Expert warned US re: mad cow

This is the kind of article that just makes one so angry at our government, especially the part about the Nobel Prize-winning scientist who tried to warn the Secretary of Agriculture, Ann Veneman. I’ll bet she had listened to him sooner, now that this sh!tstorm has hit her in the face.
The problem with meat in the US is that this industry has always gotten a free ride from the government from the earliest days of Upton Sinclair’s “The Jungle.” The meat industy is one of the most protected industries in the US and therefore decades of non-management and willful ignorance means that they will now pay dearly with global bans of US beef for export, not to mention the fears within the US that will naturally grow.
BSE is scary stuff, and the US cattle industry is a long, long way away from being able to control/manage/deal with BSE, not to mention a whole host of other diseases that are barely suppressed with hormones and antibiotics.
Capitalism is a powerful force, but within some industries, it can tend to create forces that end up hurting the marketplace in it’s relentless effort to cut costs.
Expert Warned That Mad Cow Was Imminent

4 Comments on “Expert warned US re: mad cow

  1. While it is possible that somebody predicted that Mad Cow disease was coming to the U.S. based on some set of factors that described the U.S. meat industry, keep the following facts in mind. Our society is so complex, that it is likely that you can find one person or more, in an official capacity, who has predicted every disaster that is possibly conceivable.
    Now, meat regulation is obviously an area where those predictions have more meaning than in certain other areas, and obviously there’s just no excuse for allowing tainted food to be produced just on a cost basis – but the fact is that there is a chicken little for just about everything.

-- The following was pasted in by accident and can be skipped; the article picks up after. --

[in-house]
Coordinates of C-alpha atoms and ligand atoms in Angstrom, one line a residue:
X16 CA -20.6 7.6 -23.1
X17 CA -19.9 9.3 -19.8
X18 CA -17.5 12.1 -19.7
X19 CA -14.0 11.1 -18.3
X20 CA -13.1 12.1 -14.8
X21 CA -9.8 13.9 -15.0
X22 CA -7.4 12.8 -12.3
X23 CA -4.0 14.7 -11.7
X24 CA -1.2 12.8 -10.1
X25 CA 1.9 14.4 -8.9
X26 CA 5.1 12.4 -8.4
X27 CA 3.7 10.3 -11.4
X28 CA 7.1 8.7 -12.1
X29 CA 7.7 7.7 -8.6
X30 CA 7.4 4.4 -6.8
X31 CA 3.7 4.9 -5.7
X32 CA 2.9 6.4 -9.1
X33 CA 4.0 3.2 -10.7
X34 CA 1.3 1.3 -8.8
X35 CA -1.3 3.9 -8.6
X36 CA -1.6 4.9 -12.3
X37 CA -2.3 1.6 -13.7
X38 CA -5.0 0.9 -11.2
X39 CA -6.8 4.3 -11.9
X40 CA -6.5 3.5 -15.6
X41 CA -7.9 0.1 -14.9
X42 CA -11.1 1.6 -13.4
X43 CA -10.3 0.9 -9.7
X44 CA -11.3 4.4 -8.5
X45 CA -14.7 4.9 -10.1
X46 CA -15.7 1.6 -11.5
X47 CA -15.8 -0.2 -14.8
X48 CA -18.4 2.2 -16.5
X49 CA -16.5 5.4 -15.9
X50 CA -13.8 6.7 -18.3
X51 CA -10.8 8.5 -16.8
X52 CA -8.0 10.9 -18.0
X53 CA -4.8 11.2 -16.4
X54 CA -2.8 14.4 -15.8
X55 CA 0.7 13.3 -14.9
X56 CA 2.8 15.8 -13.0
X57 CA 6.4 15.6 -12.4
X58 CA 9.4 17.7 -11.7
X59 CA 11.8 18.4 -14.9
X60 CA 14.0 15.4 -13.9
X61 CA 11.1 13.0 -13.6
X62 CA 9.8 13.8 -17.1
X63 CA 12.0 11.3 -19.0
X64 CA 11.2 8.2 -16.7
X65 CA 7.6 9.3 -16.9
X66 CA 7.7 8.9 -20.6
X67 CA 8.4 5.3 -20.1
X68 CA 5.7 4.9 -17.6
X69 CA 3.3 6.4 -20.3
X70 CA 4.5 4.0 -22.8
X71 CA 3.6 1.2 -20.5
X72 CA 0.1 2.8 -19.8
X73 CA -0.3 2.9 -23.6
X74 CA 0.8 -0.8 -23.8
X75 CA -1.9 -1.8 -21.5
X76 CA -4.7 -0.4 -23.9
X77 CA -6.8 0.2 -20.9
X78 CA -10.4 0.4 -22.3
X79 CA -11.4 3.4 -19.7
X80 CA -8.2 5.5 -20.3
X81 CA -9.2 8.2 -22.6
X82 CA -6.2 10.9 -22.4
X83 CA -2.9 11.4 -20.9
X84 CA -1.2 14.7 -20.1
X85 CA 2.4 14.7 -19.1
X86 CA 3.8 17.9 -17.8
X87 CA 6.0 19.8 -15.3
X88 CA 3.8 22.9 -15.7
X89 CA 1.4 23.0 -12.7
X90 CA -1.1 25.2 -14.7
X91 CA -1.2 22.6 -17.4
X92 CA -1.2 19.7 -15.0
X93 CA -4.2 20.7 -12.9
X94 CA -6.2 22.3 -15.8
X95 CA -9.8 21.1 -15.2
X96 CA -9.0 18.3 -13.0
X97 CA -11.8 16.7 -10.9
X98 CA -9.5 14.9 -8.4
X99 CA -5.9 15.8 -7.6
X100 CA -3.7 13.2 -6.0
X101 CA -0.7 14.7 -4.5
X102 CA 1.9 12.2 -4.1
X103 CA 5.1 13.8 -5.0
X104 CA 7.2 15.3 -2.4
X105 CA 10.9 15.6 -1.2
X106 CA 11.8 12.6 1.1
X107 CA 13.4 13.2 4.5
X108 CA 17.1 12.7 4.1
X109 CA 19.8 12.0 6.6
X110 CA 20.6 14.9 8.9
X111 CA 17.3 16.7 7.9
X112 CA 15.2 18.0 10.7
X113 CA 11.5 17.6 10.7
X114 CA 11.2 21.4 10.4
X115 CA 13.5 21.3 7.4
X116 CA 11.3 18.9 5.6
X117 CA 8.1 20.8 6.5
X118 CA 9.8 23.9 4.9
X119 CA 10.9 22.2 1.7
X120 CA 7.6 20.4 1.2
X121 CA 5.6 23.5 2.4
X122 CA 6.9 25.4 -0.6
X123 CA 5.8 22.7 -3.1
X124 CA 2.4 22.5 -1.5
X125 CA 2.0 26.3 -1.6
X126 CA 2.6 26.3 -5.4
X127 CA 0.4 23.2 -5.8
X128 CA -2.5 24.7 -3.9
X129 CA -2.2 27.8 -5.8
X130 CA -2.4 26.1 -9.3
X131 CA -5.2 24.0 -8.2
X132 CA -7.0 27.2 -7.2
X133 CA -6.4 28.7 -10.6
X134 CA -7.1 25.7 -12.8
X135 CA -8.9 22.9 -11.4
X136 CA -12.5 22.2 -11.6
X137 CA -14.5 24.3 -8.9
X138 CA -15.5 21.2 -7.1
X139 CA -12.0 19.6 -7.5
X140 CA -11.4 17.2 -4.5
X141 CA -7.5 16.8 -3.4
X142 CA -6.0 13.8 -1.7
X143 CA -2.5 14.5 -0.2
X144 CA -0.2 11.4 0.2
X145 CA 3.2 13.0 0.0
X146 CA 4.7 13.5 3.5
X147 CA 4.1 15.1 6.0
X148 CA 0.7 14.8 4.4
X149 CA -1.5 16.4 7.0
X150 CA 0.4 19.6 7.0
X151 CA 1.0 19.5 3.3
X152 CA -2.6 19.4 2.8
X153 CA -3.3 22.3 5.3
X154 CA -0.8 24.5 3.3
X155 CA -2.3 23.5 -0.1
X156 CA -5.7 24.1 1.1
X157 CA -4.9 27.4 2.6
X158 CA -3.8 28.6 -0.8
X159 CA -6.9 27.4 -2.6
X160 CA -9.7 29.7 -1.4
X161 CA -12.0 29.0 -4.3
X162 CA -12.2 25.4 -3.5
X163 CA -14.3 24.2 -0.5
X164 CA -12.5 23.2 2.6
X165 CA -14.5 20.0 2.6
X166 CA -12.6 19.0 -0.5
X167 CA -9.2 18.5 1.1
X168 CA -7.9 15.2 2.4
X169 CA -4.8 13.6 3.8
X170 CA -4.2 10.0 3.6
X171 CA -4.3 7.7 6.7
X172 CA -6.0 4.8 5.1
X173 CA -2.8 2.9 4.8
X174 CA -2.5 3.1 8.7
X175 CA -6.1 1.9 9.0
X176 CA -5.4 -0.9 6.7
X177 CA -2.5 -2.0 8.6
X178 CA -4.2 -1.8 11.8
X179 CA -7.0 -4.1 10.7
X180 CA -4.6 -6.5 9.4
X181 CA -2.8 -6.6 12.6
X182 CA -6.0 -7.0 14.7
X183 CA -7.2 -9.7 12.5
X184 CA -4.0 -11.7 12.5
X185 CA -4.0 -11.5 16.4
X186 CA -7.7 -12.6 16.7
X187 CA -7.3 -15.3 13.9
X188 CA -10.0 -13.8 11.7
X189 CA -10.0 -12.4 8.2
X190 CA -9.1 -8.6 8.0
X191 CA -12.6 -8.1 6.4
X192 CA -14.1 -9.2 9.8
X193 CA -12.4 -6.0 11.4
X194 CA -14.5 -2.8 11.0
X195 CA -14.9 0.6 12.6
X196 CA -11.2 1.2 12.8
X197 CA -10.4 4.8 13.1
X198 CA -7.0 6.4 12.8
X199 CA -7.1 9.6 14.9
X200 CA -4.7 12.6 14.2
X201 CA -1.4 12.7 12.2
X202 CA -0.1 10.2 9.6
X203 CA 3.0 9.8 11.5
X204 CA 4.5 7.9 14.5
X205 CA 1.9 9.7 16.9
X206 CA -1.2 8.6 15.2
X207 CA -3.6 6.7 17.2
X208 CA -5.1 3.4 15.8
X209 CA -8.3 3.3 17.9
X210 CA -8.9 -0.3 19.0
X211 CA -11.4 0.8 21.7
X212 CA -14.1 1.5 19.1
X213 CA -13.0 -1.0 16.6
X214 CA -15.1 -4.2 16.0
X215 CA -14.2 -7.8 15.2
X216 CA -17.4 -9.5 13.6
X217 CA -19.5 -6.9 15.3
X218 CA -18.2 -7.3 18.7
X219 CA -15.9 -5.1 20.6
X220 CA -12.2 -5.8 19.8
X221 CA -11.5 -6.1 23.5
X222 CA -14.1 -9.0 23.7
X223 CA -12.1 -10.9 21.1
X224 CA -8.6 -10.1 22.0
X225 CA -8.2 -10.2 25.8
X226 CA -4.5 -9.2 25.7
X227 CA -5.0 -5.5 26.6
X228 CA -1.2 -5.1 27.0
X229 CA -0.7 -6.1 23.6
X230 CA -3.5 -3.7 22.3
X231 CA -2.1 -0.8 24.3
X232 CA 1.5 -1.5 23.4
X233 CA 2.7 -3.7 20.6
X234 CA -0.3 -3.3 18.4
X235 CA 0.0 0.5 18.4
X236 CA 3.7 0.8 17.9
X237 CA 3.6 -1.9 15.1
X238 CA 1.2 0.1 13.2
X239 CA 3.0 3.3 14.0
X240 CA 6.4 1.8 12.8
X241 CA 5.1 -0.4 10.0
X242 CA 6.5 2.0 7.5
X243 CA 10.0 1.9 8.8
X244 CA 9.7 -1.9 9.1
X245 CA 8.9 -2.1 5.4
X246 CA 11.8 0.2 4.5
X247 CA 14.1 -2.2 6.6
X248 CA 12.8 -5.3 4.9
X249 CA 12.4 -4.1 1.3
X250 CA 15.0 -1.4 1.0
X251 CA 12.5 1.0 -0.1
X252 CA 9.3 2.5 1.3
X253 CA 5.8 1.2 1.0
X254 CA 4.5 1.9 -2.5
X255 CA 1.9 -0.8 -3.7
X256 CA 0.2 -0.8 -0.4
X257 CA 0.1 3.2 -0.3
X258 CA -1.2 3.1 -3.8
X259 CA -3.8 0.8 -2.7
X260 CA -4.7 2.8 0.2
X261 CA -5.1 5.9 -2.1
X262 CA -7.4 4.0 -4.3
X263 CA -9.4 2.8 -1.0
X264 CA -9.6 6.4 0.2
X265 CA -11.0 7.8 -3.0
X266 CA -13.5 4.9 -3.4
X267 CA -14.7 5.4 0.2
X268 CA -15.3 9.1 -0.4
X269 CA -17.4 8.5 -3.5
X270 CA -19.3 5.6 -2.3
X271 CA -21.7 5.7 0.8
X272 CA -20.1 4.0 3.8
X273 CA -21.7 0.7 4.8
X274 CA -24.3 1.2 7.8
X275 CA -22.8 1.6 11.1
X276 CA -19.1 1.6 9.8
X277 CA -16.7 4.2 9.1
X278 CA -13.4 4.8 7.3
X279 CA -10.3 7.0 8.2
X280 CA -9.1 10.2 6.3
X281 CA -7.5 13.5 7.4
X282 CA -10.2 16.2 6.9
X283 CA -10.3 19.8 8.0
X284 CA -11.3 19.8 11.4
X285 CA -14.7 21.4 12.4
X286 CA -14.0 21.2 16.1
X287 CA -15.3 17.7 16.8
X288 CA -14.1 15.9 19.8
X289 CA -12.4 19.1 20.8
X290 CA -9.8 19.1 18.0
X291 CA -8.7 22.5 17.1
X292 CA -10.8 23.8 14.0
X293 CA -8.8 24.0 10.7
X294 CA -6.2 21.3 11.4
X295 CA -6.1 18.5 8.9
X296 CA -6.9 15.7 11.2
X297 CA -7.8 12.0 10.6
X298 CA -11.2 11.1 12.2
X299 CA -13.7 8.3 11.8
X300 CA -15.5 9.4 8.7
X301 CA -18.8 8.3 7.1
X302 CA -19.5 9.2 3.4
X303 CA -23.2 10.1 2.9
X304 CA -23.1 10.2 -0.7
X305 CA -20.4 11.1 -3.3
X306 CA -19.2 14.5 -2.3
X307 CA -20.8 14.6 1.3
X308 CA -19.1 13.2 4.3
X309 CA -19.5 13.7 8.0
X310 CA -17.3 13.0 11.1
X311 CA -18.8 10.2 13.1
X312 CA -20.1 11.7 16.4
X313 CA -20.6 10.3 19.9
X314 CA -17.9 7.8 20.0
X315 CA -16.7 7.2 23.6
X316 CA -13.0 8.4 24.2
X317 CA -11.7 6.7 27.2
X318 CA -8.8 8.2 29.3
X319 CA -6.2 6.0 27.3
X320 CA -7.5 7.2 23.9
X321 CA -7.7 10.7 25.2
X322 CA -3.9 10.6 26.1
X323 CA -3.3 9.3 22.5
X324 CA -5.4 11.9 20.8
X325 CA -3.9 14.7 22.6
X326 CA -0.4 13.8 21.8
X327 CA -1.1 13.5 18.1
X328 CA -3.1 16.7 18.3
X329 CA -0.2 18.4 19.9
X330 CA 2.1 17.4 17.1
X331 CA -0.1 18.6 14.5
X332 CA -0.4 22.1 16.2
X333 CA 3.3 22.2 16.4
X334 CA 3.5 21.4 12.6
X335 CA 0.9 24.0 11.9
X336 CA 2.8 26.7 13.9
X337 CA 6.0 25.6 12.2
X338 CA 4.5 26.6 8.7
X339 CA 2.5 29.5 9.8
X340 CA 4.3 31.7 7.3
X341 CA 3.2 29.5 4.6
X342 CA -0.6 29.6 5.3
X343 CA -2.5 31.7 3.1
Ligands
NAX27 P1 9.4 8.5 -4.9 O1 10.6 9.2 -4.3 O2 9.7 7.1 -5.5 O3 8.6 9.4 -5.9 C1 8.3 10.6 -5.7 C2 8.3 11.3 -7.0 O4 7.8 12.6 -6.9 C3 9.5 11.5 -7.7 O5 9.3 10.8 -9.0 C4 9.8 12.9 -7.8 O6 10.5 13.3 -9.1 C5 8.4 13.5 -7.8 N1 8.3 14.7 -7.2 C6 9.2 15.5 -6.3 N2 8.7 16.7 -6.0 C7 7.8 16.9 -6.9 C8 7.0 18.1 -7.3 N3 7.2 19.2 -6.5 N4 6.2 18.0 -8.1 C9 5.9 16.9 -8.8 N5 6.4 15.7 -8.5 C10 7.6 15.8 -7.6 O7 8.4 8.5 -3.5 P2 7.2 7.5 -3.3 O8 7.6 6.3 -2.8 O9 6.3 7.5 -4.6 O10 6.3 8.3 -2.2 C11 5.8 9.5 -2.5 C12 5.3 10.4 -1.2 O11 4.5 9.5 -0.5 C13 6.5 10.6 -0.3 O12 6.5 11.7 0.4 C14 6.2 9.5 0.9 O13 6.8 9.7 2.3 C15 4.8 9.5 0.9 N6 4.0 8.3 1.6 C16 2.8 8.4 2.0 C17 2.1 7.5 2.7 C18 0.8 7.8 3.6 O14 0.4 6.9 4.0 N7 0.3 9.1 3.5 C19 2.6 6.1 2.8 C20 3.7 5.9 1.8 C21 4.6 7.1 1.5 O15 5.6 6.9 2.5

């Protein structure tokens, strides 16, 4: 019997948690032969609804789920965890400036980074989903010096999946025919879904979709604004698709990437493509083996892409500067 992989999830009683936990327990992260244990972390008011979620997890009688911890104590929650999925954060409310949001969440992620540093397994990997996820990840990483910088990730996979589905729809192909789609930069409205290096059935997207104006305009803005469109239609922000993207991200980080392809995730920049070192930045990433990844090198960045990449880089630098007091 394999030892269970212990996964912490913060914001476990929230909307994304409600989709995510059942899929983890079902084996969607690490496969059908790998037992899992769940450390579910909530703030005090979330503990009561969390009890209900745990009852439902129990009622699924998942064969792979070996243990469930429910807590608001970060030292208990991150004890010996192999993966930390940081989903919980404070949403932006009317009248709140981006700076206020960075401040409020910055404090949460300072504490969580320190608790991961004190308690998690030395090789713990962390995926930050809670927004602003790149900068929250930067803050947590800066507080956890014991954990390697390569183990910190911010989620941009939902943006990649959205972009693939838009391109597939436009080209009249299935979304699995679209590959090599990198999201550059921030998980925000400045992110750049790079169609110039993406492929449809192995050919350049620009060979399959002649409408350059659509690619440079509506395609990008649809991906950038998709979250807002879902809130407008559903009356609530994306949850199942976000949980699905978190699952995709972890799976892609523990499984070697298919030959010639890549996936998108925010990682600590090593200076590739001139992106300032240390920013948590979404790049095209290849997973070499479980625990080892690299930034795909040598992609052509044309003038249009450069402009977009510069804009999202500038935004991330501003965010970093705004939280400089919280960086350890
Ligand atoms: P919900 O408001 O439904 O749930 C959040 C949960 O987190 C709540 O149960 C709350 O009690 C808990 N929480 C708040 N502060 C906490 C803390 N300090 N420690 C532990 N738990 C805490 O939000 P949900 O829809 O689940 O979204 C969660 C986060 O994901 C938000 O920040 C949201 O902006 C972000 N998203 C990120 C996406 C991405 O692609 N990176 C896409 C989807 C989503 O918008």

In other words, dredging up somebody’s prediction that something was going to happen, in my view, isn’t overly meaningful in and of itself. I haven’t read the article yet, though, so who knows?

  2. Your comment regarding the marketplace are incomplete. Economic forcasting is always inefficient and frequently inaccurate. Controlled market solutions have not been satisfactory.
    The Market will control this and other adverse events.

  3. My issue is with “The Market” and how it ends up controlling us, not allowing our own volition to affect the outcome of events. We often end up reacting to the “The Market” instead of pre-empting it.
    In this example, there was little-to-no incentive for the US Dept. of Agriculture to try to inspect meat for BSE when there has never been a significant inspection regime in the US.
    My point is that it is not only a shame, but it may end up costing more resources to react to the market than to pre-empt it. Will it be more costly to have ignored the warnings of some scientists or would it have been less costly if we had made the appropriate inspections a part of the meat industry from the beginning?
    Is capitalism the best force to drive our food supply forward? If not, do we even have a choice anymore?

  4. A little foolishness, enough to enjoy life and a little wisdom to avoid the errors, that will do